Ferryman at the Wall

Ferryman at the Wall

16 minutes 2017 9.40/10 based on 10 votes

Mike Davidson first arrived at Big Bend because he was moving out of Texas and wanted to be around mountains. As an active outdoorsman he thought it would be a good idea to visit the national park before leaving. He ended up staying and now owns the commercial permits to run the international ferry. Last year his boat ferried over 11,000 tourists into Mexico.

Big Bend consists of a national park on the US side and protective areas on the Mexican side. In 2013 a port of entry was opened so that tourists visiting the park can cross into Mexico. Usually they are completely surprised when they realize that the ‘international ferry’ is essentially a rowboat.

As the boat crosses the river, its every move is being monitored from a distance. There are high-flying drones along the border making sure everybody is safe. Once visitors are over on the Mexican side, their passports are stamped and they can walk a short distance into the town or hire a donkey ride.

Visitors love the idea of visiting a small rural village that is far removed from all the problems that seem to be happening in other parts of Mexico. The people who live in that remote village make use of the little that they have to offer visitors an unforgettable cultural experience. They also use their creativity to make souvenirs from virtually anything they can find. This way they are able to maintain their families.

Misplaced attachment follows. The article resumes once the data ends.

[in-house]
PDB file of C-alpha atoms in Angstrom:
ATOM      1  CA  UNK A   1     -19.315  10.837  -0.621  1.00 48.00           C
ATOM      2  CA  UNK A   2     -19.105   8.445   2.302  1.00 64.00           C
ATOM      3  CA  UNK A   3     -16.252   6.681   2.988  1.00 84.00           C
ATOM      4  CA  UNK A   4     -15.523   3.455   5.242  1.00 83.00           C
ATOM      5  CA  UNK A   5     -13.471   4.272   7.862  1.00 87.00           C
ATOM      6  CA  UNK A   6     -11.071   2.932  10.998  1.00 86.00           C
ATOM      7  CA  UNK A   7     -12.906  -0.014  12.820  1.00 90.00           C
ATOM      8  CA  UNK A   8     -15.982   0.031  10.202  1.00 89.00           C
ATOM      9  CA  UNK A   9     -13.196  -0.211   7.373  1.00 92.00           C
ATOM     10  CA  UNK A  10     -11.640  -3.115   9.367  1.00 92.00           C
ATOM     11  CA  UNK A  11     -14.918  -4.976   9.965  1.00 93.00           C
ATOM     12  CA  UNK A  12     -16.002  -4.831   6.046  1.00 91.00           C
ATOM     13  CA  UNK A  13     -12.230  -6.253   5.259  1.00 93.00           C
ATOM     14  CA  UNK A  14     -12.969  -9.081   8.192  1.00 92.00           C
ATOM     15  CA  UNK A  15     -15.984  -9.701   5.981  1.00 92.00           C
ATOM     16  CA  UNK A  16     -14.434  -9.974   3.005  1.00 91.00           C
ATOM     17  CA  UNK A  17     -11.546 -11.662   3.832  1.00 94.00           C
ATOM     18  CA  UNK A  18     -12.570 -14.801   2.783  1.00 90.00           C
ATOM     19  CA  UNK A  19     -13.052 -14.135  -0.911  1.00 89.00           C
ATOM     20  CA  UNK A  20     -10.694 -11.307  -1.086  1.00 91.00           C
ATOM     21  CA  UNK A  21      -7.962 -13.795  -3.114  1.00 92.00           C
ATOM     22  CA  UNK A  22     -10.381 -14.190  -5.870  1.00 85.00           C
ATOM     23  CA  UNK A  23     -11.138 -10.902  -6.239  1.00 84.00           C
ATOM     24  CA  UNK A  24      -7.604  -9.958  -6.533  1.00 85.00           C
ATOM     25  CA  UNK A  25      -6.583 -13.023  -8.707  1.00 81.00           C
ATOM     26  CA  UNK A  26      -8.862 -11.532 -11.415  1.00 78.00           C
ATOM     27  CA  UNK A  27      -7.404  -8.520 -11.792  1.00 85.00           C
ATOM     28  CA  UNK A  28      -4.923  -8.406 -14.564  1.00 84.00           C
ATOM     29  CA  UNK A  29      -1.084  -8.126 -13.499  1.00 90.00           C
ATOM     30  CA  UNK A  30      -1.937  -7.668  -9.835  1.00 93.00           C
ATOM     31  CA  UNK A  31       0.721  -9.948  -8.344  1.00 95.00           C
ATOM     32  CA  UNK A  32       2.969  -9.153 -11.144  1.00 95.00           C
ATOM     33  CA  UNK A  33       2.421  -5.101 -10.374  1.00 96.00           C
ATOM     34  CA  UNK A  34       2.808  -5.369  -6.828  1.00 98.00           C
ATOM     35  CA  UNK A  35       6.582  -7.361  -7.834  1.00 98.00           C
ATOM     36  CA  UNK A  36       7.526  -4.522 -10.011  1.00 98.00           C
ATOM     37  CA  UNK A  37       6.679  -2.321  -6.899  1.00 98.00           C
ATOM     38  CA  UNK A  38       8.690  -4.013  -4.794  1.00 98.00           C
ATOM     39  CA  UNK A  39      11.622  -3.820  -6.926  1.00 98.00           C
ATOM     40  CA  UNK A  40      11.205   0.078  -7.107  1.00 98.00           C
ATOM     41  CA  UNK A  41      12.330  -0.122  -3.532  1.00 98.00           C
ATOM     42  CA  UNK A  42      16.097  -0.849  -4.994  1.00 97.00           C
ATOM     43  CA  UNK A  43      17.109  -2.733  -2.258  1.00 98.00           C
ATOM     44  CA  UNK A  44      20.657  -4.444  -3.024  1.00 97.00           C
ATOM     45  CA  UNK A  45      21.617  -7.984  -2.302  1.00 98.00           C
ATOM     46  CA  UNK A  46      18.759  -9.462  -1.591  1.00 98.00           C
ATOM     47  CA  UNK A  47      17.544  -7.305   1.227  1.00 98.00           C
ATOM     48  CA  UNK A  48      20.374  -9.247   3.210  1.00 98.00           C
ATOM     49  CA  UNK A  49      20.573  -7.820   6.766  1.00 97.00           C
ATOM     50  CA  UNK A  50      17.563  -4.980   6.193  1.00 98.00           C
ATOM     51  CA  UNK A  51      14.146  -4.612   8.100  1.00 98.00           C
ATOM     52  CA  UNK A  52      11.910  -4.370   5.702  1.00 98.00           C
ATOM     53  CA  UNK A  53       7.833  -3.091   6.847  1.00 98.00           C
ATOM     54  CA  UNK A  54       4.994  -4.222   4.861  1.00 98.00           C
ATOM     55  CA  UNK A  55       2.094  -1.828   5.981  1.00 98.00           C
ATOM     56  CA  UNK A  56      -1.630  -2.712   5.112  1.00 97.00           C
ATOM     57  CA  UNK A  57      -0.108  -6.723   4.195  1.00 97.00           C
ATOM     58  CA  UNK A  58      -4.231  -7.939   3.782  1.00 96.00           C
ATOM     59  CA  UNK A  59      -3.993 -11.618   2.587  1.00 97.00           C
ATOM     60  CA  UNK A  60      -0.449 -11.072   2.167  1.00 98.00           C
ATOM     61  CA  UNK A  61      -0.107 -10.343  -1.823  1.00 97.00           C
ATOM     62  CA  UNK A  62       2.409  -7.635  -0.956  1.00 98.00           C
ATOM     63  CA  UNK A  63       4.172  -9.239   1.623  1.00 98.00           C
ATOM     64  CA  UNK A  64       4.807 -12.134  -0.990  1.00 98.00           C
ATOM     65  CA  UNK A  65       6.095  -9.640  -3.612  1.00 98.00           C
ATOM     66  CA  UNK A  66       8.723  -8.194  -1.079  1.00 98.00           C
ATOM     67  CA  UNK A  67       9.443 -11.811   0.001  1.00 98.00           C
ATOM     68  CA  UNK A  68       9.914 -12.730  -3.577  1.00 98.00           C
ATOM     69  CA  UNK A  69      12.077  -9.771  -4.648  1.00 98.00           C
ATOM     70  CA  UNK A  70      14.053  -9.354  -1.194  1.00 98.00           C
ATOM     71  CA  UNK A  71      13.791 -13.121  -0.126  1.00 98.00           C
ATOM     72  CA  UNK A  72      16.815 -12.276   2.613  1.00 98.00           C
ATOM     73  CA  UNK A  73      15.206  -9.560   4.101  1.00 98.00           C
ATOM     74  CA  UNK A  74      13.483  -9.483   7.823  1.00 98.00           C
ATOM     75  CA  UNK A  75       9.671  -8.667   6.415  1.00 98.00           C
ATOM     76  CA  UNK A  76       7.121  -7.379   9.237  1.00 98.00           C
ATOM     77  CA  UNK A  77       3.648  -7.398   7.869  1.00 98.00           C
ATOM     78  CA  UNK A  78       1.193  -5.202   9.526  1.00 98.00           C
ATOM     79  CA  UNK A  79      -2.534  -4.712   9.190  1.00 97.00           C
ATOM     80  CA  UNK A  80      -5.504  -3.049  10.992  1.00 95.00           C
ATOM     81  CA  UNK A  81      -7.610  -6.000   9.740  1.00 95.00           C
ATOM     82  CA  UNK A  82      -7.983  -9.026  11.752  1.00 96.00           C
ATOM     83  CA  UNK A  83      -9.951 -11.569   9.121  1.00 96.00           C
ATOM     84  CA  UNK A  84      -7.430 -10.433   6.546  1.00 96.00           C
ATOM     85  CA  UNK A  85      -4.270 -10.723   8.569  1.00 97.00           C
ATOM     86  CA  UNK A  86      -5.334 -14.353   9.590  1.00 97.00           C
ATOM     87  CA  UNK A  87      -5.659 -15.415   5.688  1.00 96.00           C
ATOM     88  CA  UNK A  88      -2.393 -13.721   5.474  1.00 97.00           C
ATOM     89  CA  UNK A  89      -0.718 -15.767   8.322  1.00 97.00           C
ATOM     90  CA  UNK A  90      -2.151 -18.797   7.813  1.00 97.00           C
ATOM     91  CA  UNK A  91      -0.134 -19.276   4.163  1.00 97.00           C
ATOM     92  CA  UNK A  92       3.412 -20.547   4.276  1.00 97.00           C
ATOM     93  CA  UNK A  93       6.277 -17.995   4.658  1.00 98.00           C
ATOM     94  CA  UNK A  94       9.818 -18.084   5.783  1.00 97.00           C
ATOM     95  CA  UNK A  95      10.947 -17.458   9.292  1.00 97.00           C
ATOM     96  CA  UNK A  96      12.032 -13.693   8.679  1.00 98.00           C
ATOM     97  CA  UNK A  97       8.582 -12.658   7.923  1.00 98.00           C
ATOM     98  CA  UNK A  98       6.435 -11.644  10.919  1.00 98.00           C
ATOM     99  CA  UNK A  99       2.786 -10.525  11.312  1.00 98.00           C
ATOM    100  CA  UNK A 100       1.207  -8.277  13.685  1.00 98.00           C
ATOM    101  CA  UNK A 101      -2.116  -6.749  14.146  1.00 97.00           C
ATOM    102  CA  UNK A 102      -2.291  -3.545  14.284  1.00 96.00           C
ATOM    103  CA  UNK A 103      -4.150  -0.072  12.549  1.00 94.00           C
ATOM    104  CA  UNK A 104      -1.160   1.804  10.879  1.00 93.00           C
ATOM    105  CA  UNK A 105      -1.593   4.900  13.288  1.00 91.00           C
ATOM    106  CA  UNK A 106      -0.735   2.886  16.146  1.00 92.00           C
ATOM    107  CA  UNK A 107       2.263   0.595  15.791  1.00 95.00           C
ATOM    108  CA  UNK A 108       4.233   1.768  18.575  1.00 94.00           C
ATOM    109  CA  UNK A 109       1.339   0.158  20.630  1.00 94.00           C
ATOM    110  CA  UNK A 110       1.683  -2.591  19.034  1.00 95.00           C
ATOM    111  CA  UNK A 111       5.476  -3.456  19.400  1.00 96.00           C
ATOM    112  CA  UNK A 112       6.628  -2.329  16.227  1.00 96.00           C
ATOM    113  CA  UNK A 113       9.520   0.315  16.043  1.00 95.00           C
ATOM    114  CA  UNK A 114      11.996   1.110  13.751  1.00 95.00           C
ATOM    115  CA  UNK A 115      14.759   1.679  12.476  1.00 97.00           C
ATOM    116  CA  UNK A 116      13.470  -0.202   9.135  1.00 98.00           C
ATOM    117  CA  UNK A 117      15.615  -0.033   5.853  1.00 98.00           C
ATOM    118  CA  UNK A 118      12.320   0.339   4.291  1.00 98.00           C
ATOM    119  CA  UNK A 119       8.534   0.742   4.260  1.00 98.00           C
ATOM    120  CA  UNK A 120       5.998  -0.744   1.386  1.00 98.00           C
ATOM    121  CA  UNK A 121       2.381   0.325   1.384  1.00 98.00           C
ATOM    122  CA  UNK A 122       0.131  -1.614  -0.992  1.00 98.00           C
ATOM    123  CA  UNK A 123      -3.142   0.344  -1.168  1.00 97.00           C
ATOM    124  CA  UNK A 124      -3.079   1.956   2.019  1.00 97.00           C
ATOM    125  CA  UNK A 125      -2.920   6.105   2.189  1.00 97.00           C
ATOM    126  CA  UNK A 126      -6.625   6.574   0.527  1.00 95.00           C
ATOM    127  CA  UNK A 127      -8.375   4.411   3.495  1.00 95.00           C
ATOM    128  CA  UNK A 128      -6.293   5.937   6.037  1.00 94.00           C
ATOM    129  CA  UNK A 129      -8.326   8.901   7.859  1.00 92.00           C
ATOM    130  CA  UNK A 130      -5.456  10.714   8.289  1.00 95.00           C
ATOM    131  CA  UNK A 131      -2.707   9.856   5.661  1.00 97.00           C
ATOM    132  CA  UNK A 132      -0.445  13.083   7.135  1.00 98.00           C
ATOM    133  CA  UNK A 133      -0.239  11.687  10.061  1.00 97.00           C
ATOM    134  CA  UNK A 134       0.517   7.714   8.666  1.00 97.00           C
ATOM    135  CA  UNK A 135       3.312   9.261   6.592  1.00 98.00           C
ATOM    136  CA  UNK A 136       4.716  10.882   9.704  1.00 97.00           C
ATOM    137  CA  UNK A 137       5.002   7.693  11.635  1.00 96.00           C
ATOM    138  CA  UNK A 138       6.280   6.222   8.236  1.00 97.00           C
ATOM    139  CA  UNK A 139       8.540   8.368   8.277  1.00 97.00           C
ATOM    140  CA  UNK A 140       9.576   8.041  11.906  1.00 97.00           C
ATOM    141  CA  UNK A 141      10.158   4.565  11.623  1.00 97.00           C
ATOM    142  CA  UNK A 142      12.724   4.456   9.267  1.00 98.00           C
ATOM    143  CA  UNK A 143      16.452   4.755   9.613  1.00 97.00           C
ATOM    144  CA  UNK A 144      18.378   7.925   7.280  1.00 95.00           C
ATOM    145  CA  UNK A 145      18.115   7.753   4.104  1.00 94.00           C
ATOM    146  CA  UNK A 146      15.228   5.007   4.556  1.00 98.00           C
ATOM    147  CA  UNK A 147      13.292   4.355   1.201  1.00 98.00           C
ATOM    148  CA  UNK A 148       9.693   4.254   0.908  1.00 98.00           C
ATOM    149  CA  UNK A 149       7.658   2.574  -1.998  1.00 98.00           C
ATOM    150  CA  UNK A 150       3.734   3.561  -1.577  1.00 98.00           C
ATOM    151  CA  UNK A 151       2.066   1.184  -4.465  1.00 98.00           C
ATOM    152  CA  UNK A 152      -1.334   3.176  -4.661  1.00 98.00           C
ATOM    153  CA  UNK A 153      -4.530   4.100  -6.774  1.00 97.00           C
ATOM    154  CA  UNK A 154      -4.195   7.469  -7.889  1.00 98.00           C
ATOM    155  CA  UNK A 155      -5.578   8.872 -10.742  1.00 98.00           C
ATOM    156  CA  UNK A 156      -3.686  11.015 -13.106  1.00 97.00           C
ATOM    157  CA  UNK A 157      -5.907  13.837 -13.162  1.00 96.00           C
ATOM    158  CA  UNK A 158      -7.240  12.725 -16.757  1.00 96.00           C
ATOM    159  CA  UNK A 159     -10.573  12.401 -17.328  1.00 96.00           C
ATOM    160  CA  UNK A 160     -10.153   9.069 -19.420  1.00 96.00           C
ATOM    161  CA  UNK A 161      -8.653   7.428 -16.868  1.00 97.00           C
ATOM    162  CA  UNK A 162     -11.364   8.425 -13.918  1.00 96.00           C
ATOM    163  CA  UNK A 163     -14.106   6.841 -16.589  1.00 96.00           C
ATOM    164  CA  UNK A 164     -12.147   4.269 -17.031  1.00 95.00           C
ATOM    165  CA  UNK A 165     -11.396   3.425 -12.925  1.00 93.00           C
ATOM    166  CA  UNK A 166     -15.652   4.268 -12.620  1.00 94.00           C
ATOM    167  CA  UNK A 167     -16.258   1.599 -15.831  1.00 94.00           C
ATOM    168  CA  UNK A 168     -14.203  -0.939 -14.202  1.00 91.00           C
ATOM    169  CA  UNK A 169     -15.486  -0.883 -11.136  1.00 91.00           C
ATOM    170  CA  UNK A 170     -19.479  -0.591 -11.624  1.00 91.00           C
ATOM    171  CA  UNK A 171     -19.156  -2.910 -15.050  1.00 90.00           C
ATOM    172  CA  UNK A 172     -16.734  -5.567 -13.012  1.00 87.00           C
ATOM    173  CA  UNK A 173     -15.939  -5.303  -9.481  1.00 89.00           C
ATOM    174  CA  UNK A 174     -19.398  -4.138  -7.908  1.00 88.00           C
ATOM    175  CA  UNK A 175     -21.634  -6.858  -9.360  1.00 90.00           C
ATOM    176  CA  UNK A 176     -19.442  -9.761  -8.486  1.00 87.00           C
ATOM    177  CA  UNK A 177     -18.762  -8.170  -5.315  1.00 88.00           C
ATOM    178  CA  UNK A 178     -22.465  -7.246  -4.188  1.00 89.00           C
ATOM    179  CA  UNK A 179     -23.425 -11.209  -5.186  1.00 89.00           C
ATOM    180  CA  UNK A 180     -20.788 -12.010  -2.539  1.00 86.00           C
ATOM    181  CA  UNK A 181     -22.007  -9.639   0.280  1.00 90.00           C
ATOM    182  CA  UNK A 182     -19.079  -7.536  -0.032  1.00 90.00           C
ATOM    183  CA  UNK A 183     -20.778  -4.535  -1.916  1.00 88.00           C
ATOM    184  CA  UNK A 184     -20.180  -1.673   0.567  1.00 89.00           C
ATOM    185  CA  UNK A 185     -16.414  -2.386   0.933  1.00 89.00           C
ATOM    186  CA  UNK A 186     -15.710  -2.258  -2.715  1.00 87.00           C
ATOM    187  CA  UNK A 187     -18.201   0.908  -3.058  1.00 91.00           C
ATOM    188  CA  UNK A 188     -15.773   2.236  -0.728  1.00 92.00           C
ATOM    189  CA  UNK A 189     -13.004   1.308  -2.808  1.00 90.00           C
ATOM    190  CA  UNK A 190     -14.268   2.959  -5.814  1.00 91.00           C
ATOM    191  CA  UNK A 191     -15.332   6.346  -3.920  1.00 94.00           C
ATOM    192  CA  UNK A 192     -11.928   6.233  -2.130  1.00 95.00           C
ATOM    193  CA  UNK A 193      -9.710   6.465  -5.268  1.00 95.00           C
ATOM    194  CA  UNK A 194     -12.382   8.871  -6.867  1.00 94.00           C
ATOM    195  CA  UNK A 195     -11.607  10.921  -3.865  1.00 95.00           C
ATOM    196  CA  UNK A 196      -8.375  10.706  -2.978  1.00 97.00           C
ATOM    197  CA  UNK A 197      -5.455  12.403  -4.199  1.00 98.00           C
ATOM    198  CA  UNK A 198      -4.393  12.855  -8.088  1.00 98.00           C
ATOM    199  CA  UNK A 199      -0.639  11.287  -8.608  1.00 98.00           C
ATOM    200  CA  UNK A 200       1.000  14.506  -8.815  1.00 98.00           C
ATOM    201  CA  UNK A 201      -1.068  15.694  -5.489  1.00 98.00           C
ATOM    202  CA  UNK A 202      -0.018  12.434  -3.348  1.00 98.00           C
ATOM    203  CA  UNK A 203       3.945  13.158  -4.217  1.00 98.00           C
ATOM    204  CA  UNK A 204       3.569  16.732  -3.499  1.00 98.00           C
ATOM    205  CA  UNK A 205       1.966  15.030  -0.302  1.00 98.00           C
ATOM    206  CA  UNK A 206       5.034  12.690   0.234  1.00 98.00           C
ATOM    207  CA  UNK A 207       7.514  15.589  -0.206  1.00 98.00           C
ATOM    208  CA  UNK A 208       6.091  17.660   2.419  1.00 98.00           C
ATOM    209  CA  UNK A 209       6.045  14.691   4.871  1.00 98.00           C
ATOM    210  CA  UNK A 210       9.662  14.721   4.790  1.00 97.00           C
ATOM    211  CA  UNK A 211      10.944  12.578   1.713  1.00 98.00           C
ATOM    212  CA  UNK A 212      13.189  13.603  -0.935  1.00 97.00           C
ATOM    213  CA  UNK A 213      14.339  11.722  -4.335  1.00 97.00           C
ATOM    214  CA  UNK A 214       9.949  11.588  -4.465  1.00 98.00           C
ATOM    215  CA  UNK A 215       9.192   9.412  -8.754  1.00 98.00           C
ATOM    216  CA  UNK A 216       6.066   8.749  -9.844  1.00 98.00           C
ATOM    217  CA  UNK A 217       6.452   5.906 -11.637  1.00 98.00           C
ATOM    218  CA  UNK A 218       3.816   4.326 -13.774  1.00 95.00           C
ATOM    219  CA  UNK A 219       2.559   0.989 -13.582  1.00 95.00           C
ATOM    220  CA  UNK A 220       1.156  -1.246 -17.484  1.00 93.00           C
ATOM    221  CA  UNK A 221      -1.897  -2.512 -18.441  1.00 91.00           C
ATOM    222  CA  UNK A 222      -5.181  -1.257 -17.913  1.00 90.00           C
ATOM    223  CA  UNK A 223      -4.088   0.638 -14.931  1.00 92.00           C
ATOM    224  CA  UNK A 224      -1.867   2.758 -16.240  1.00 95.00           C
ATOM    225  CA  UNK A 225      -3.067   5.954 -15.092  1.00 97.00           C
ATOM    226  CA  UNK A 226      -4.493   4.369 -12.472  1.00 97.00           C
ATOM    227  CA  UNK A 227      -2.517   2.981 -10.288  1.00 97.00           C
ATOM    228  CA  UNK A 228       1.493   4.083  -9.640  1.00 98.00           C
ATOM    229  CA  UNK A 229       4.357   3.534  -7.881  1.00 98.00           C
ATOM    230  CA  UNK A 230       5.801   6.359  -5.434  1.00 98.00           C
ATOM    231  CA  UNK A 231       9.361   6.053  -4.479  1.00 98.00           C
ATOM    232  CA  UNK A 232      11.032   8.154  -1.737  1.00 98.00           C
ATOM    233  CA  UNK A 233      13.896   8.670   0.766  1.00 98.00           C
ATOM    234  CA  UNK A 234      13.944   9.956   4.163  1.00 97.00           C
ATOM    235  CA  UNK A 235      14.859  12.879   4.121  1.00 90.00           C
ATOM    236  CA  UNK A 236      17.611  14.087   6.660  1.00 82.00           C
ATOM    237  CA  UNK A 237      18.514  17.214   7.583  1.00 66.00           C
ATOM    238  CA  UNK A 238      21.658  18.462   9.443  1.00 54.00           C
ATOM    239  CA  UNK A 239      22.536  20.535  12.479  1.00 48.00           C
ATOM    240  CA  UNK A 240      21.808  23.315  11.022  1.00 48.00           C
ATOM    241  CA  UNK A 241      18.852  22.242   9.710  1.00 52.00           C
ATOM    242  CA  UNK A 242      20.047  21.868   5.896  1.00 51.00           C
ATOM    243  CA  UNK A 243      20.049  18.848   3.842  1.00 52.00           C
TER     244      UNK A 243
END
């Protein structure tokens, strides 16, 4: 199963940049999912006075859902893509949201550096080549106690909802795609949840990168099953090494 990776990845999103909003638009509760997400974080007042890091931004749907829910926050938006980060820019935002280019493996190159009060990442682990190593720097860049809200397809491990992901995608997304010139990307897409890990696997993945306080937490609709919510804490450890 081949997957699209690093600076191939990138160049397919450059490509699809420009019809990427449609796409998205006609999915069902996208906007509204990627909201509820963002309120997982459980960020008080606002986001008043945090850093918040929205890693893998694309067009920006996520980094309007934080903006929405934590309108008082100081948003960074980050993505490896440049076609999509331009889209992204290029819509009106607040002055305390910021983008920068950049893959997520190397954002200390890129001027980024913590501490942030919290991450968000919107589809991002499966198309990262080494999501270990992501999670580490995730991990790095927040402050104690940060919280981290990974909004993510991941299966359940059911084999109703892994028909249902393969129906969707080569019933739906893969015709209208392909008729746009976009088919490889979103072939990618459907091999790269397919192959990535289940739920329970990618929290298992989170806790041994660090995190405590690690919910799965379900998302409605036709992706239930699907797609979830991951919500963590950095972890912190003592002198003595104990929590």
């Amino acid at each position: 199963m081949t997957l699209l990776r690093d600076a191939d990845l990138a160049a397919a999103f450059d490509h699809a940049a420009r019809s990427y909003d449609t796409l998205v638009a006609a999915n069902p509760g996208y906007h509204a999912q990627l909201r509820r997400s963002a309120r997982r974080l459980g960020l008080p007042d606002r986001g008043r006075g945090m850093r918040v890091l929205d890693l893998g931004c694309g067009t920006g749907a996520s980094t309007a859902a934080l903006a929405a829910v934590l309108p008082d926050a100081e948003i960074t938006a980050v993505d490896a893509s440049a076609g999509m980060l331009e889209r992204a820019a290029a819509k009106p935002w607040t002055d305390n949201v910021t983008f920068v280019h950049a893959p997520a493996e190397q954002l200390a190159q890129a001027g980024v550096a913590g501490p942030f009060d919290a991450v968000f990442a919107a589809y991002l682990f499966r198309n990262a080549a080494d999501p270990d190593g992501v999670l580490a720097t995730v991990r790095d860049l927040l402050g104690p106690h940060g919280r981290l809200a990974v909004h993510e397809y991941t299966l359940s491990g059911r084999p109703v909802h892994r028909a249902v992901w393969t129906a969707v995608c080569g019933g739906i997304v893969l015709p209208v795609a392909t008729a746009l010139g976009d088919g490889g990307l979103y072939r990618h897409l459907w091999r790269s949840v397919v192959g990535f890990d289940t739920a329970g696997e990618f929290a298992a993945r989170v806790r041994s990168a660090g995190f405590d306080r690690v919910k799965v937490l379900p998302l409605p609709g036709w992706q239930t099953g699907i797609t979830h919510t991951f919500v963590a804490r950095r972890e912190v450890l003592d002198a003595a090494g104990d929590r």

The beauty of Big Bend is that it’s a binational park that allows movement between both countries. The border checkpoints that are in place make sure everything runs smoothly. The same scenario is present at the Glacier National Park that combines with Waterton National Park in Canada. Back in 1932 they were joined as an international peace park.

There has been a lot of talk lately about the building of a large impenetrable wall that will keep people out and keep the United States safe. A lot of visitors only want to see the wall. What many don’t realize is that most of the land in the area is privately owned so there are openings in the wall that allow farmers and other workers to have access to their land. Still, the men and women that work at the border say that they feel absolutely safe there. Find out more now.

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9.40/10 (10 votes)

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